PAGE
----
4. Reason is also a source of knowledge in Qohelet. Yet Qohelet is no rationalist in the sense of believing reason to be the only source of knowledge. What makes reason important for Qohelet is its role in making sense of experience. For whilst his expression of insights may not cohere, his deductions based on specific observations certainly do rely on reason to come to specific conclusions, if assumptions were shared.

  5. Qohelet also relies on testimony as he often reiterates, repeats or quotes an idea from the sapiential tradition and that is not based so much on experience as on theological claims:

    ‘I know that whatever God does endures forever; nothing can be added to it, nor anything taken from it; God has made it so, in order that men should fear before him (3:14)’.

Qohelet, like all other people, seems to have accepted testimonial sources as reliable and tends to attribute credibility to them unless he encountered special contrary reasons.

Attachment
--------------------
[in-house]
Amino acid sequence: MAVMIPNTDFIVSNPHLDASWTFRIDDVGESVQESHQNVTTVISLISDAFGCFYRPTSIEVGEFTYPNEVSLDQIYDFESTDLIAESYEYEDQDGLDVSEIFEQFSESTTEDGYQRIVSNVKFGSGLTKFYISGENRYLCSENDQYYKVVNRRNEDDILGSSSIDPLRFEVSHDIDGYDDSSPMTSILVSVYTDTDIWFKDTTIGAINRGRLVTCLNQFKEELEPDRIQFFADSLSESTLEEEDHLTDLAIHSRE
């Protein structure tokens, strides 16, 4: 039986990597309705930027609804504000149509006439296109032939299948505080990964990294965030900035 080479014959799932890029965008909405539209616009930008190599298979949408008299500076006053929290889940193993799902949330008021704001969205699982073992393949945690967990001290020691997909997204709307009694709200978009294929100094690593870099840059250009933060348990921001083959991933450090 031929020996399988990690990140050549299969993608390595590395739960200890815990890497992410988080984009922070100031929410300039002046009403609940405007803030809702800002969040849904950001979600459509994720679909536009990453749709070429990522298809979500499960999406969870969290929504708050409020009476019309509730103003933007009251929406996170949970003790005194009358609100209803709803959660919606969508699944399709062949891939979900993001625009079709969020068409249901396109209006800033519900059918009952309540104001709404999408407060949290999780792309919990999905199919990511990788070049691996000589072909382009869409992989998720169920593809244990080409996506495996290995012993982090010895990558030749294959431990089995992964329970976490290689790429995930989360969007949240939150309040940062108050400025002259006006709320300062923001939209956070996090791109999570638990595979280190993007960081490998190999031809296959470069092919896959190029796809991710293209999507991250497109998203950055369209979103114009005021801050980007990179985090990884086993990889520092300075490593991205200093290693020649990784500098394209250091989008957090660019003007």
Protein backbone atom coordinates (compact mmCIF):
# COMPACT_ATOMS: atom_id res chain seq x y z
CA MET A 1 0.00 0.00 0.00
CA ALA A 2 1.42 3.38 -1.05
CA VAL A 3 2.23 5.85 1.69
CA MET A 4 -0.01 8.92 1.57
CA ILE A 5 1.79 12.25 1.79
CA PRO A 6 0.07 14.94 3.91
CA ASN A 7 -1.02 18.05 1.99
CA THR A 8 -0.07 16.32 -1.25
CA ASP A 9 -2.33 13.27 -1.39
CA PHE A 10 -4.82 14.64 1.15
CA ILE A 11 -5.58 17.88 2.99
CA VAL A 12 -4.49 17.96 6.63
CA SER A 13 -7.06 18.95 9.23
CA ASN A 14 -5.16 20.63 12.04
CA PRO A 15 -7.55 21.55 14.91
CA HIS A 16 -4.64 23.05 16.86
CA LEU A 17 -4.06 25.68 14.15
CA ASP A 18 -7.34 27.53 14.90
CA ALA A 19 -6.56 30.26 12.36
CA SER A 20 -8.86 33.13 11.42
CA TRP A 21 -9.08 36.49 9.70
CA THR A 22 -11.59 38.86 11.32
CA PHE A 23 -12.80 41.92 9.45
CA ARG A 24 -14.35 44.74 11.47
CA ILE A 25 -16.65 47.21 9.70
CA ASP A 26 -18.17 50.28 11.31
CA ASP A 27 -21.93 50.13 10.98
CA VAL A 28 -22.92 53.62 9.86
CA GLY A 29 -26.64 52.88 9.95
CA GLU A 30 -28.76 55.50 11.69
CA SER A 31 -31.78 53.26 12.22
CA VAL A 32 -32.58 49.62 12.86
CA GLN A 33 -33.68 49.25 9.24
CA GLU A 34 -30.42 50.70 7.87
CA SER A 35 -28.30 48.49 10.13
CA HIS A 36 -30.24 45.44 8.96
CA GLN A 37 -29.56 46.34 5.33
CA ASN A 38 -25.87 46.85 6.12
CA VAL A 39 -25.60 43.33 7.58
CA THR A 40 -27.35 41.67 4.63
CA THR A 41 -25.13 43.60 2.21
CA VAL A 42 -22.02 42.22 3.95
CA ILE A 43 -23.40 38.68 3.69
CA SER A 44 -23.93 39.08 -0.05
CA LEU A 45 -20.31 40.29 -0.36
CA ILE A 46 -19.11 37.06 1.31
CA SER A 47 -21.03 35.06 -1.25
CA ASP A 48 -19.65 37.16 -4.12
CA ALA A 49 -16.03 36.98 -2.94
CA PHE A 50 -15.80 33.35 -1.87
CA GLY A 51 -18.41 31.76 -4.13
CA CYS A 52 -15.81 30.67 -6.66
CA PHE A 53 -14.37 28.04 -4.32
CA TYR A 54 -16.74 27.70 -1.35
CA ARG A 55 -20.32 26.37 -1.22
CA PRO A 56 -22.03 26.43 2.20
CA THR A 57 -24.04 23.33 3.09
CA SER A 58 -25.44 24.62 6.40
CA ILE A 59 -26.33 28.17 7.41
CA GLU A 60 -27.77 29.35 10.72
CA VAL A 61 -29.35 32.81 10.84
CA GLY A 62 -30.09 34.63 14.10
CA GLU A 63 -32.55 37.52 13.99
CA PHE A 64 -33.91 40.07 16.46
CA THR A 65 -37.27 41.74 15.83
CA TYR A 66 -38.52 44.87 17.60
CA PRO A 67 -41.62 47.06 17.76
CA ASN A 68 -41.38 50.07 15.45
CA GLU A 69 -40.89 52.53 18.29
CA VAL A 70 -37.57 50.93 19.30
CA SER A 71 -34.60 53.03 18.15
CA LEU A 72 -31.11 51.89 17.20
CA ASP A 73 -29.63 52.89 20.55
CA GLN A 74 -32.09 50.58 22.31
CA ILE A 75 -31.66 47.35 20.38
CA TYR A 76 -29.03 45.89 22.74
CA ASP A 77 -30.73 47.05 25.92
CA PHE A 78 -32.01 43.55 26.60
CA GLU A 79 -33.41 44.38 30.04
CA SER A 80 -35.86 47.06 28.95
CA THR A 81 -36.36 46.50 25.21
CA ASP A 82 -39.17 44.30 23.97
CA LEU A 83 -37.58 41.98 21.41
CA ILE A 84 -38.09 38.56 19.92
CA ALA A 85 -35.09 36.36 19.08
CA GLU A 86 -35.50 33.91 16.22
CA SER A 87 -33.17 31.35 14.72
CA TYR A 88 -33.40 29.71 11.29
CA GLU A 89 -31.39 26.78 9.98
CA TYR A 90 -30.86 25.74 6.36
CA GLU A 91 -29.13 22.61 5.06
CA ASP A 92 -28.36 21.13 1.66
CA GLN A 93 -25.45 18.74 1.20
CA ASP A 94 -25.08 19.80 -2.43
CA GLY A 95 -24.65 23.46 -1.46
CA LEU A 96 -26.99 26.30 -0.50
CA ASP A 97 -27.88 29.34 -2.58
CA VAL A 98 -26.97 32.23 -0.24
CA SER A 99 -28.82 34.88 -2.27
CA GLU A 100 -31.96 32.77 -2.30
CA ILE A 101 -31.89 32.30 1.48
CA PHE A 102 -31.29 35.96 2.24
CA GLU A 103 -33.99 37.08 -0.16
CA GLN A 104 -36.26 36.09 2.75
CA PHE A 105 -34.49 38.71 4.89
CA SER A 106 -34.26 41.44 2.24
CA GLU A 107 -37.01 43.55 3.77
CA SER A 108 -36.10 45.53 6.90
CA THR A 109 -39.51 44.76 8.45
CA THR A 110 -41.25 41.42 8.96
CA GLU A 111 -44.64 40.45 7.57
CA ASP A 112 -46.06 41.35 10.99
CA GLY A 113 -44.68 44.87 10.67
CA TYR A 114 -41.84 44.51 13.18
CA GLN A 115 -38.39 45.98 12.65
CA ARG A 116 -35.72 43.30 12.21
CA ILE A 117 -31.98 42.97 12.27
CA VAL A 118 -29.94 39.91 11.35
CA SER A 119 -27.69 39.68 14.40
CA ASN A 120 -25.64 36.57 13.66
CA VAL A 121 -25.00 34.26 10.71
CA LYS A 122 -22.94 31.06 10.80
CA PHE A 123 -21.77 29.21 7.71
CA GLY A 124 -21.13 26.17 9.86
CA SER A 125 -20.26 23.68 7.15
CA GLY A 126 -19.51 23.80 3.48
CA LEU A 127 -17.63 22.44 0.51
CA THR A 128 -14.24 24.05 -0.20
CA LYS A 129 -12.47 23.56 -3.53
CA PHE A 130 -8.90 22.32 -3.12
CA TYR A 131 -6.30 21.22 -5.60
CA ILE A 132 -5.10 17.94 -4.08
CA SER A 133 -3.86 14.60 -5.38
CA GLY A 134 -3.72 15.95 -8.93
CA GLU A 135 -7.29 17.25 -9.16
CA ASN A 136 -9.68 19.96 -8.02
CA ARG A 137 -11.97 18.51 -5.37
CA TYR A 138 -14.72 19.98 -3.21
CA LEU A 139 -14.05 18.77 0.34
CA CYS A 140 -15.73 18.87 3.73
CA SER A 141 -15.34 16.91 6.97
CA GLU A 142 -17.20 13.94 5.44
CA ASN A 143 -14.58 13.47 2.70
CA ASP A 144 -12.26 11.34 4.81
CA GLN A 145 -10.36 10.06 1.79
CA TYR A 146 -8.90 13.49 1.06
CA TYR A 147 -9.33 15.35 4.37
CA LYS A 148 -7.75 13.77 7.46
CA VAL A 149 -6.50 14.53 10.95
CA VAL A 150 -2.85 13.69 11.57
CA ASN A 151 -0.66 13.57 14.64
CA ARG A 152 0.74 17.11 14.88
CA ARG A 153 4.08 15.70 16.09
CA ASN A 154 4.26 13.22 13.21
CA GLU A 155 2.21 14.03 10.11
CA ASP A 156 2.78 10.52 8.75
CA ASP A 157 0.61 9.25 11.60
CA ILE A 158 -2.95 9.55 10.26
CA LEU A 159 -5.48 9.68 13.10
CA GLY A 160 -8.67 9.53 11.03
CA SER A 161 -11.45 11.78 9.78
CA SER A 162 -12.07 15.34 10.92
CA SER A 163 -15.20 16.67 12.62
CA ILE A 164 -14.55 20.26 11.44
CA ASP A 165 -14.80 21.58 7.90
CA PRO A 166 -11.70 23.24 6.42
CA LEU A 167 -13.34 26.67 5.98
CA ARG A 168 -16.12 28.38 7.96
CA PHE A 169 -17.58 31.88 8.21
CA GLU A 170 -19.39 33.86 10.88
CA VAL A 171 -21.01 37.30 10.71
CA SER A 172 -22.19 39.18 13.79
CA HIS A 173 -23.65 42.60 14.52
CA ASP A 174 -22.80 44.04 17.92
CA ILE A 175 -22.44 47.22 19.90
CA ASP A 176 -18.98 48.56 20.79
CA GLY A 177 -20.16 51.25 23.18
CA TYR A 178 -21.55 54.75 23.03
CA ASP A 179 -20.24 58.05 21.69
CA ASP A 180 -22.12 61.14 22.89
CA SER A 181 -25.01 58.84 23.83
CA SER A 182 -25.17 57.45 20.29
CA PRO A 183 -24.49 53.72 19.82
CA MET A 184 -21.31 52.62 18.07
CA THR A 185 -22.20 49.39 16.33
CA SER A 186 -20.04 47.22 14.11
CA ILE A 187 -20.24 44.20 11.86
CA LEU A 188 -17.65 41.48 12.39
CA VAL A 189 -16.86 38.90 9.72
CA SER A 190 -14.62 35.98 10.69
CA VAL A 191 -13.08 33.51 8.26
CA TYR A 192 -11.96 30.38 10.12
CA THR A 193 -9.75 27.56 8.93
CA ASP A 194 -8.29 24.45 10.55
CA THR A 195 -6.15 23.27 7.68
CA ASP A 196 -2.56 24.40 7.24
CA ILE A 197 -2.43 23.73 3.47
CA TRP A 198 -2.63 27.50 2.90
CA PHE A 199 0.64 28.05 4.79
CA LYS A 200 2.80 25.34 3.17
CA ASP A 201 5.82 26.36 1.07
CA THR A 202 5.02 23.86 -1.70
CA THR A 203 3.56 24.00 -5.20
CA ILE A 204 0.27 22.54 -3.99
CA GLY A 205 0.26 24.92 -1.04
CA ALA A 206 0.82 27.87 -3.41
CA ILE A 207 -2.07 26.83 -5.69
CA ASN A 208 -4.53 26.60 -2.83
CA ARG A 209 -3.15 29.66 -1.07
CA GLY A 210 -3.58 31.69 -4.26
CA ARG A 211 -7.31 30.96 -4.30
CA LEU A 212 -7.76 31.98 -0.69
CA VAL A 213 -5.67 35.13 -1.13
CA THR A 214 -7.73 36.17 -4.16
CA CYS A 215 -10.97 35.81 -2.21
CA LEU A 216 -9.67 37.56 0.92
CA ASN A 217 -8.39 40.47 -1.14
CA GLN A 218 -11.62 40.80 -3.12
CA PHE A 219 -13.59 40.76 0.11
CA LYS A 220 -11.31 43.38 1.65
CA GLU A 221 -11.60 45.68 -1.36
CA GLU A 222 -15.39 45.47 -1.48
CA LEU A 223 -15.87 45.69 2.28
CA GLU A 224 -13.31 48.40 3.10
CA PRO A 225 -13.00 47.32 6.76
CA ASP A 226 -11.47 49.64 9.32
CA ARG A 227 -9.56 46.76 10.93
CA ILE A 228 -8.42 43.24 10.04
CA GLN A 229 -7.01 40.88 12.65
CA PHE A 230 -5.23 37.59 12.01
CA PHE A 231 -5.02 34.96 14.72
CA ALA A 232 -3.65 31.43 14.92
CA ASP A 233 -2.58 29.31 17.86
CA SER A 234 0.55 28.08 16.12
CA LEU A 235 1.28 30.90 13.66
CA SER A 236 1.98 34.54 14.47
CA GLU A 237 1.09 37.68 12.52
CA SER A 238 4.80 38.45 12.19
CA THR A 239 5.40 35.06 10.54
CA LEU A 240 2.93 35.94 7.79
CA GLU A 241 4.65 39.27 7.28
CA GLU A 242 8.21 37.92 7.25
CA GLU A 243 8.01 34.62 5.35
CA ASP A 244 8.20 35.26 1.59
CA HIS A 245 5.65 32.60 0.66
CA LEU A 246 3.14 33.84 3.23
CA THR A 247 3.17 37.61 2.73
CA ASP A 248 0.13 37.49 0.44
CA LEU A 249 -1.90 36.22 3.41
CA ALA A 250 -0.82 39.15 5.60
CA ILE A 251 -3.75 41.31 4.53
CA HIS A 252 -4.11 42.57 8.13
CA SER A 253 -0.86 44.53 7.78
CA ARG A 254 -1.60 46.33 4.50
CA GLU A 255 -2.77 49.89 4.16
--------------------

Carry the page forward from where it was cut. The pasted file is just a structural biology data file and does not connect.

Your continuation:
Ultimately, Qohelet's epistemology cannot and should not be reduced to modernist categories like individualism (autonomy) and empiricism, not only because these are anachronistic but because they are misleading. All human views of knowledge presuppose the use of reason and experience so that in as much as Qohelet is doing the same, it is nothing special. The same goes for when Qohelet's emphasis on his own discoveries are taken to be defining and linked to the autonomy of the Cartesian subject. This too must be considered anachronistic. Qohelet refers to what he discovered not because his epistemology is individualist but because he speaks as a sage where first person rapports are an accepted form of expression (see Proverbs’ references to the individual I).

Qohelet, the structure of knowledge and the regress problem

Now I turn to possible perspectives in Qohelet regarding the structure (as opposed to conditions or sources) of knowledge and justified belief. The basic epistemological problem is that, to justify a belief, one must appeal to a further justified belief. This means that one of two things can be the case. Either there are some (epistemologically basic) beliefs that we can be justified for holding, without being able to justify them on the basis of any other belief, or else there is an infinite regress of (potential) justification for each justified belief. In view of this, one or more of the various types of chains of reasoning that seek to escape the regress problem may be sought in Qohelet's epistemological assumptions: